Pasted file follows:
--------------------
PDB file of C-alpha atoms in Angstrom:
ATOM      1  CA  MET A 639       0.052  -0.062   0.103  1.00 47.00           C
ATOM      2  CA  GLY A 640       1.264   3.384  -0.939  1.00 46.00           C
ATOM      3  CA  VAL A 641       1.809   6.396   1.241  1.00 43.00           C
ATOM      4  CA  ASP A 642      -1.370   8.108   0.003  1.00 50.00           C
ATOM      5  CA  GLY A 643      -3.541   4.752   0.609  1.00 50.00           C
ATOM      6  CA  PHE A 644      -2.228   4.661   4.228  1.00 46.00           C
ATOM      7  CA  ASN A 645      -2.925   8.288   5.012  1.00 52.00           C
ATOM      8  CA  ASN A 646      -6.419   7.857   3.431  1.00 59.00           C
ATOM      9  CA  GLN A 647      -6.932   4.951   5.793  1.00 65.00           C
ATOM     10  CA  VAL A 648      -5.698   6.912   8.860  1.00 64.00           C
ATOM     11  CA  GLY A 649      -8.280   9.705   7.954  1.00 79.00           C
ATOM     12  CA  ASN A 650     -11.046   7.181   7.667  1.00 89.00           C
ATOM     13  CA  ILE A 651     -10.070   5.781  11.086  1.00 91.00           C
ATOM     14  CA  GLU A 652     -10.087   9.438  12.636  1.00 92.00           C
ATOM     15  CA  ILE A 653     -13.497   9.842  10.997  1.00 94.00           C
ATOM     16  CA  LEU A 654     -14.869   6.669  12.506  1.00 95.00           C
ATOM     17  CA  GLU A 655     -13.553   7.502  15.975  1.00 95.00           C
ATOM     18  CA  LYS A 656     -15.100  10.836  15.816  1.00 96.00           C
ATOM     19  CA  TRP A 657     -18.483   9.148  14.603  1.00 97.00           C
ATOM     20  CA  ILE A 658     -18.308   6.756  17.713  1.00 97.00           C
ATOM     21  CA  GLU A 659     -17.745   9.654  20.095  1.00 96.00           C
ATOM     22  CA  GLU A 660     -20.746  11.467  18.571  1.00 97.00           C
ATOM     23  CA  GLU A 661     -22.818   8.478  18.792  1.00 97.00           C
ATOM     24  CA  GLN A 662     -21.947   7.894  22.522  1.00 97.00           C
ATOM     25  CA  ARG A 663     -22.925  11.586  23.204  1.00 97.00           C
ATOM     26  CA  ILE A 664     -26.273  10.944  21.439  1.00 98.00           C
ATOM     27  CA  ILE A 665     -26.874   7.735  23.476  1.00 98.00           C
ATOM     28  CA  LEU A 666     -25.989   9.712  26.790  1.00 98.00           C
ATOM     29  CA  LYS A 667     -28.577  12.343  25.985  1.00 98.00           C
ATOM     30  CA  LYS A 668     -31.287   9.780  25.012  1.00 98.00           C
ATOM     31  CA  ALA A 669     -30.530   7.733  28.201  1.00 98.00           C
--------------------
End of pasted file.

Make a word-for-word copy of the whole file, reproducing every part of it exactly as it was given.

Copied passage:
PDB file of C-alpha atoms in Angstrom:
ATOM      1  CA  MET A 639       0.052  -0.062   0.103  1.00 47.00           C
ATOM      2  CA  GLY A 640       1.264   3.384  -0.939  1.00 46.00           C
ATOM      3  CA  VAL A 641       1.809   6.396   1.241  1.00 43.00           C
ATOM      4  CA  ASP A 642      -1.370   8.108   0.003  1.00 50.00           C
ATOM      5  CA  GLY A 643      -3.541   4.752   0.609  1.00 50.00           C
ATOM      6  CA  PHE A 644      -2.228   4.661   4.228  1.00 46.00           C
ATOM      7  CA  ASN A 645      -2.925   8.288   5.012  1.00 52.00           C
ATOM      8  CA  ASN A 646      -6.419   7.857   3.431  1.00 59.00           C
ATOM      9  CA  GLN A 647      -6.932   4.951   5.793  1.00 65.00           C
ATOM     10  CA  VAL A 648      -5.698   6.912   8.860  1.00 64.00           C
ATOM     11  CA  GLY A 649      -8.280   9.705   7.954  1.00 79.00           C
ATOM     12  CA  ASN A 650     -11.046   7.181   7.667  1.00 89.00           C
ATOM     13  CA  ILE A 651     -10.070   5.781  11.086  1.00 91.00           C
ATOM     14  CA  GLU A 652     -10.087   9.438  12.636  1.00 92.00           C
ATOM     15  CA  ILE A 653     -13.497   9.842  10.997  1.00 94.00           C
ATOM     16  CA  LEU A 654     -14.869   6.669  12.506  1.00 95.00           C
ATOM     17  CA  GLU A 655     -13.553   7.502  15.975  1.00 95.00           C
ATOM     18  CA  LYS A 656     -15.100  10.836  15.816  1.00 96.00           C
ATOM     19  CA  TRP A 657     -18.483   9.148  14.603  1.00 97.00           C
ATOM     20  CA  ILE A 658     -18.308   6.756  17.713  1.00 97.00           C
ATOM     21  CA  GLU A 659     -17.745   9.654  20.095  1.00 96.00           C
ATOM     22  CA  GLU A 660     -20.746  11.467  18.571  1.00 97.00           C
ATOM     23  CA  GLU A 661     -22.818   8.478  18.792  1.00 97.00           C
ATOM     24  CA  GLN A 662     -21.947   7.894  22.522  1.00 97.00           C
ATOM     25  CA  ARG A 663     -22.925  11.586  23.204  1.00 97.00           C
ATOM     26  CA  ILE A 664     -26.273  10.944  21.439  1.00 98.00           C
ATOM     27  CA  ILE A 665     -26.874   7.735  23.476  1.00 98.00           C
ATOM     28  CA  LEU A 666     -25.989   9.712  26.790  1.00 98.00           C
ATOM     29  CA  LYS A 667     -28.577  12.343  25.985  1.00 98.00           C
ATOM     30  CA  LYS A 668     -31.287   9.780  25.012  1.00 98.00           C
ATOM     31  CA  ALA A 669     -30.530   7.733  28.201  1.00 98.00           C